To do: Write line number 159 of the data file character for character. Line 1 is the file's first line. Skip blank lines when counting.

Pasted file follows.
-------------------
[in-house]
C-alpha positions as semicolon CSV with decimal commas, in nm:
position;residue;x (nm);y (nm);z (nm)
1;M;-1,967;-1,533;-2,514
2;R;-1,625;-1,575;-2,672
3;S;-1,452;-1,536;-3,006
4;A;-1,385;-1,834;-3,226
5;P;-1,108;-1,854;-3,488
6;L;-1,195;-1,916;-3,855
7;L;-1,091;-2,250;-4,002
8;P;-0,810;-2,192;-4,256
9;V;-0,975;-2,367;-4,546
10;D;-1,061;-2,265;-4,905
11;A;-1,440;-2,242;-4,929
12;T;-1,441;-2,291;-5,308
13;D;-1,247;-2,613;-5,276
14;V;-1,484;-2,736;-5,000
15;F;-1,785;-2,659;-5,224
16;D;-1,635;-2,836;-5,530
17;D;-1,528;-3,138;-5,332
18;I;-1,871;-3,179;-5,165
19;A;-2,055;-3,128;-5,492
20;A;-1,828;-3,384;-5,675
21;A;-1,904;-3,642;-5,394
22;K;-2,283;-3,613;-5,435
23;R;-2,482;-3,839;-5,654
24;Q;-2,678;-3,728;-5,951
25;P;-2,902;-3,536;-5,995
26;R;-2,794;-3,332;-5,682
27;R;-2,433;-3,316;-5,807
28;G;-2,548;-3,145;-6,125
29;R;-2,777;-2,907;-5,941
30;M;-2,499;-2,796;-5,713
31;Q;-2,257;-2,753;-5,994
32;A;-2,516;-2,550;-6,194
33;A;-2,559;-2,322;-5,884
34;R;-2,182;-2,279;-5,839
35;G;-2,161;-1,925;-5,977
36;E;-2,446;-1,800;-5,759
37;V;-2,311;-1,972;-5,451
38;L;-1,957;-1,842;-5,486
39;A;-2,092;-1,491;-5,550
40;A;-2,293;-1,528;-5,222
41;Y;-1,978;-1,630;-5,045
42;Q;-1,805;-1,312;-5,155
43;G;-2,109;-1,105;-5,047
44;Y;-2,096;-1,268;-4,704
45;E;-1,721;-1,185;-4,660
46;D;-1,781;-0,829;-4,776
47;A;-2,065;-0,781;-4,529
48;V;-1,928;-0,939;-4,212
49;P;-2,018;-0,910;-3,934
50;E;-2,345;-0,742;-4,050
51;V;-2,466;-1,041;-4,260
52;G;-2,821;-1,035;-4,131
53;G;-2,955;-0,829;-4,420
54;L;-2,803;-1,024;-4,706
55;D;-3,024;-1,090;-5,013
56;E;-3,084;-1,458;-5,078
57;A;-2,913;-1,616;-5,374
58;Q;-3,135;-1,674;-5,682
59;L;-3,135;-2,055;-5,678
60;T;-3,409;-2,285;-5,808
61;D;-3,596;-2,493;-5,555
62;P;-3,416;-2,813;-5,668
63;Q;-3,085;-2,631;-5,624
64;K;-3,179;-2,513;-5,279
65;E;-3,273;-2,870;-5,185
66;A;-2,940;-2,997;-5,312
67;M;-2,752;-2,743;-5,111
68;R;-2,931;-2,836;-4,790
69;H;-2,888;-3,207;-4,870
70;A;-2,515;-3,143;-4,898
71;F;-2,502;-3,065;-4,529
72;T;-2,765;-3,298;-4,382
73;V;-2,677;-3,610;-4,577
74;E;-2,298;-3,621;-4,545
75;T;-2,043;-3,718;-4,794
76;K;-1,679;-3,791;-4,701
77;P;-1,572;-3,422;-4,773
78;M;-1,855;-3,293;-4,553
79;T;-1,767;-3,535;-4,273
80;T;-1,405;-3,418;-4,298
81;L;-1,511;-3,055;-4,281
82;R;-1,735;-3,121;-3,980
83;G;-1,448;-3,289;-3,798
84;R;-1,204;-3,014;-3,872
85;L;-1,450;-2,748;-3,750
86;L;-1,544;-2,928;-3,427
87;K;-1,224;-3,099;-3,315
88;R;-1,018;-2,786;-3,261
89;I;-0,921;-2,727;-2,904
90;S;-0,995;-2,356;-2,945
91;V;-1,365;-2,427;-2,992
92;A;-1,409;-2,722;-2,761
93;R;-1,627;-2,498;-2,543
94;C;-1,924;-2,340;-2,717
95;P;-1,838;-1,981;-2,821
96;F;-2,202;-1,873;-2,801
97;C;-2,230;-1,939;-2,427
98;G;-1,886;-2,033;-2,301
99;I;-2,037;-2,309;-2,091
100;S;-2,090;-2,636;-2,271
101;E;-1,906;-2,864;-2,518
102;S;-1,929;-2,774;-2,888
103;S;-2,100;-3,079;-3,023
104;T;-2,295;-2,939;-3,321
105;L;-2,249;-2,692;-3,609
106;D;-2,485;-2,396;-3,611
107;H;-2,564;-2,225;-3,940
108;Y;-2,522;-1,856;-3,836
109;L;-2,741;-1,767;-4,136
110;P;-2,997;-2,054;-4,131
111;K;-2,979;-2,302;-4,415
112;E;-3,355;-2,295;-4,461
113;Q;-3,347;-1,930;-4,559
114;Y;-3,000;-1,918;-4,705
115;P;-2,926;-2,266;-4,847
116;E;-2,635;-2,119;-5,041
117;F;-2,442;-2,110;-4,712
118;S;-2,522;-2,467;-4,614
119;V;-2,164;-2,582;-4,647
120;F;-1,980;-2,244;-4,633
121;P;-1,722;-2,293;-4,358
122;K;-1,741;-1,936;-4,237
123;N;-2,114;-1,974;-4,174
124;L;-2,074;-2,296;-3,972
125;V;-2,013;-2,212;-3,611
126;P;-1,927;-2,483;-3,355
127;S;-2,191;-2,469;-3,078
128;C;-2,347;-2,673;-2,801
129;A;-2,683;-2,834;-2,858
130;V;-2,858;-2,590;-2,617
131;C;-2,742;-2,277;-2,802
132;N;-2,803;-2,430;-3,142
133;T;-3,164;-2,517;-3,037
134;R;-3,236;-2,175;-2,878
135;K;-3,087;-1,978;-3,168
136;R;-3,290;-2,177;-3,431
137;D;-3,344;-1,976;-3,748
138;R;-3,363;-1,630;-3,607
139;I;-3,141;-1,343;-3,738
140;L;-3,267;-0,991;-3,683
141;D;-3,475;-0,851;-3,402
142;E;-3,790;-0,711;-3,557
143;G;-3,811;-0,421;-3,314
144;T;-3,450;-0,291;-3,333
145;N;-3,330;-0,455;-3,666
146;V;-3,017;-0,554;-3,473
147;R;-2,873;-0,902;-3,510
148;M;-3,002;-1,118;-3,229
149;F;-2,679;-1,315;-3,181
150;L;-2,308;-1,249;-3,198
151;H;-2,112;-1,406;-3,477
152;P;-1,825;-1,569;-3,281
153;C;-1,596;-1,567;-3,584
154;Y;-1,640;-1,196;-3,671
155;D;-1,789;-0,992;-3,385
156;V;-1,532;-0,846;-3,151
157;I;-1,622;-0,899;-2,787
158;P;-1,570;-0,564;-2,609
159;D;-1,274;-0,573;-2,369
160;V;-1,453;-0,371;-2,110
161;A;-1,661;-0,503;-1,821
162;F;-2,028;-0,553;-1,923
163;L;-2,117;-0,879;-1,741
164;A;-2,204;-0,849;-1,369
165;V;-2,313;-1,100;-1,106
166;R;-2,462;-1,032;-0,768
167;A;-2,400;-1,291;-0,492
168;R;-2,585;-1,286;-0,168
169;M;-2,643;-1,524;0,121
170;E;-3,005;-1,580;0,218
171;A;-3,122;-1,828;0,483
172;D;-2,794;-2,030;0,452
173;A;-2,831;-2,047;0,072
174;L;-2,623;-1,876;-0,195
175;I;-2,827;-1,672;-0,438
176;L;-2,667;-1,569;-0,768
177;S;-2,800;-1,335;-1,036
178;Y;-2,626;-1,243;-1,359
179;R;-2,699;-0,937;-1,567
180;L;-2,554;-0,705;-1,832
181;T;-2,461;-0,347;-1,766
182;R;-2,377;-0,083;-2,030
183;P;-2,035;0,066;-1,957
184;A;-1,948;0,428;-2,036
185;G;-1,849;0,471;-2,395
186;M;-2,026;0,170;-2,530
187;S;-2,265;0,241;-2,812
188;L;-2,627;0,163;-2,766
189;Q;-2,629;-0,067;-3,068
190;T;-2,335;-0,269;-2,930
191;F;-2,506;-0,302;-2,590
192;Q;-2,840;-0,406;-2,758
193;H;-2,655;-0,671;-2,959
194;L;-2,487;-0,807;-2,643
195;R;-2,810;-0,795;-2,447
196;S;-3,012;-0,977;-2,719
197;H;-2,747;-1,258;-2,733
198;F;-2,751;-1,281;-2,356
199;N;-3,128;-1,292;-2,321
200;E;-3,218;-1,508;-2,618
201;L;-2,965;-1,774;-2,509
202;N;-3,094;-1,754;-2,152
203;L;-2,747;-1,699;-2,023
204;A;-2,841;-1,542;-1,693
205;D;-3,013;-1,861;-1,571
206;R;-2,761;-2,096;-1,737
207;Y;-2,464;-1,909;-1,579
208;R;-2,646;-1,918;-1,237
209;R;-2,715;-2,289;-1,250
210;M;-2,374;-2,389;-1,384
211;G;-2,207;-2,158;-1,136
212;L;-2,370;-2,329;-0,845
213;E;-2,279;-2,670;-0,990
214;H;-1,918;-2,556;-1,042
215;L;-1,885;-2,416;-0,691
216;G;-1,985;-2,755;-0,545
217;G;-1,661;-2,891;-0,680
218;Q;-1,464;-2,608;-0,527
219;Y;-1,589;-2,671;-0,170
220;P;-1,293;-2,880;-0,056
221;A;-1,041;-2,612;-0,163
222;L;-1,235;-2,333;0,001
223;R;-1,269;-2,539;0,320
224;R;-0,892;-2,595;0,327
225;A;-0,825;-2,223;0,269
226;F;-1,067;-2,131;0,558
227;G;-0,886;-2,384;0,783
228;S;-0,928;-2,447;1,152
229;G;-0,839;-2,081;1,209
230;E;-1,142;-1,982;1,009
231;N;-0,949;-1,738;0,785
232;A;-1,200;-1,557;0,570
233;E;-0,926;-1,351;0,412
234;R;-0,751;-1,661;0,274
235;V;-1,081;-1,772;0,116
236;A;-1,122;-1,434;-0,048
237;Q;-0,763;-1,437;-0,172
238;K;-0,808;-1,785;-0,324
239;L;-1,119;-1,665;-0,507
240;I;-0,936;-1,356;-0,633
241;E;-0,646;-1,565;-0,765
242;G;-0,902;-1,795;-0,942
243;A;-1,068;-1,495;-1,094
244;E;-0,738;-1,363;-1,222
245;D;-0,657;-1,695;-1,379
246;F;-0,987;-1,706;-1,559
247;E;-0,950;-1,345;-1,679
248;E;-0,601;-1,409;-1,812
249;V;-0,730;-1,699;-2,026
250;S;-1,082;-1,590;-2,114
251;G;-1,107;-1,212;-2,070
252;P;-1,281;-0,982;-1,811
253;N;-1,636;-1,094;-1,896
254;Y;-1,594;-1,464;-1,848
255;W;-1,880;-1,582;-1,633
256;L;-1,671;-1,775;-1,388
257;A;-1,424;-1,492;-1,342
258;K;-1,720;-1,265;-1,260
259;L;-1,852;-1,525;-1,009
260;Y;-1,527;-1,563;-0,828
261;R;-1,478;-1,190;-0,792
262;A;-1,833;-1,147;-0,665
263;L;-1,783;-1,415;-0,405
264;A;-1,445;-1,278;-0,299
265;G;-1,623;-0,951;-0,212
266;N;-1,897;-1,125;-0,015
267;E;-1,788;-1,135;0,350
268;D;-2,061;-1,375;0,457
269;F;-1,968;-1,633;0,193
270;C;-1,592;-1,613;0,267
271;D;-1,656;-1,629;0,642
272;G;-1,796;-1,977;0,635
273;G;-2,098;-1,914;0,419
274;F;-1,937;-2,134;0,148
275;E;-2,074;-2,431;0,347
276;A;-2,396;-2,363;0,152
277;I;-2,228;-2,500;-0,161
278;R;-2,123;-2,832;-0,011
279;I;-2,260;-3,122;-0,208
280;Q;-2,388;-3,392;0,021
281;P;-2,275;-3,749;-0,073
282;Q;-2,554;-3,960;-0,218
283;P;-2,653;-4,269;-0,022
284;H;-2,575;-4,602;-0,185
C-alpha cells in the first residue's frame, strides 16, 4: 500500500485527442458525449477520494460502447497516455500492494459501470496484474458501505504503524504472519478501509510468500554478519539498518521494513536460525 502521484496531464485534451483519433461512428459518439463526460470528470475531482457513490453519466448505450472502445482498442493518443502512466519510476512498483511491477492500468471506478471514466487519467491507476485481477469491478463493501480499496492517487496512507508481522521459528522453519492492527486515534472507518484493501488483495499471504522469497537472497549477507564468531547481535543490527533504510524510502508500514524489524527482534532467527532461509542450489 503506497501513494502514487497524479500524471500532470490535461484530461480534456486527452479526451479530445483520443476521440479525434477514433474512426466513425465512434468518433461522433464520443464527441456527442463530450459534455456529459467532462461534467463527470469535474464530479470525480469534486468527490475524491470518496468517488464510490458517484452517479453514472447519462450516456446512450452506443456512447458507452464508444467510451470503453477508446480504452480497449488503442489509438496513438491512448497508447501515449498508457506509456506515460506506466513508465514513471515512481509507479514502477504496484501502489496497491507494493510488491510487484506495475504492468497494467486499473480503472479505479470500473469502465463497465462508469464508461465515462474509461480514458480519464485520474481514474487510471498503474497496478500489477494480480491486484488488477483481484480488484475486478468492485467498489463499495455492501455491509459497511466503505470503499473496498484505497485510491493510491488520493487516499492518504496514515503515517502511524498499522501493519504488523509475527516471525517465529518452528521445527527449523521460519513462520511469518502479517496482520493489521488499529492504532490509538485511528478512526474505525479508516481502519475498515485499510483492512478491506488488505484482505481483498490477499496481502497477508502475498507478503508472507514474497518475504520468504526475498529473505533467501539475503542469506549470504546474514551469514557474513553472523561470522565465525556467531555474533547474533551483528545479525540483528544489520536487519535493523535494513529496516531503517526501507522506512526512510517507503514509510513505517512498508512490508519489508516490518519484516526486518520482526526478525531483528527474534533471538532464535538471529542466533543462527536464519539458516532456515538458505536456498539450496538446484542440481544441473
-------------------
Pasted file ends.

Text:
156;V;-1,532;-0,846;-3,151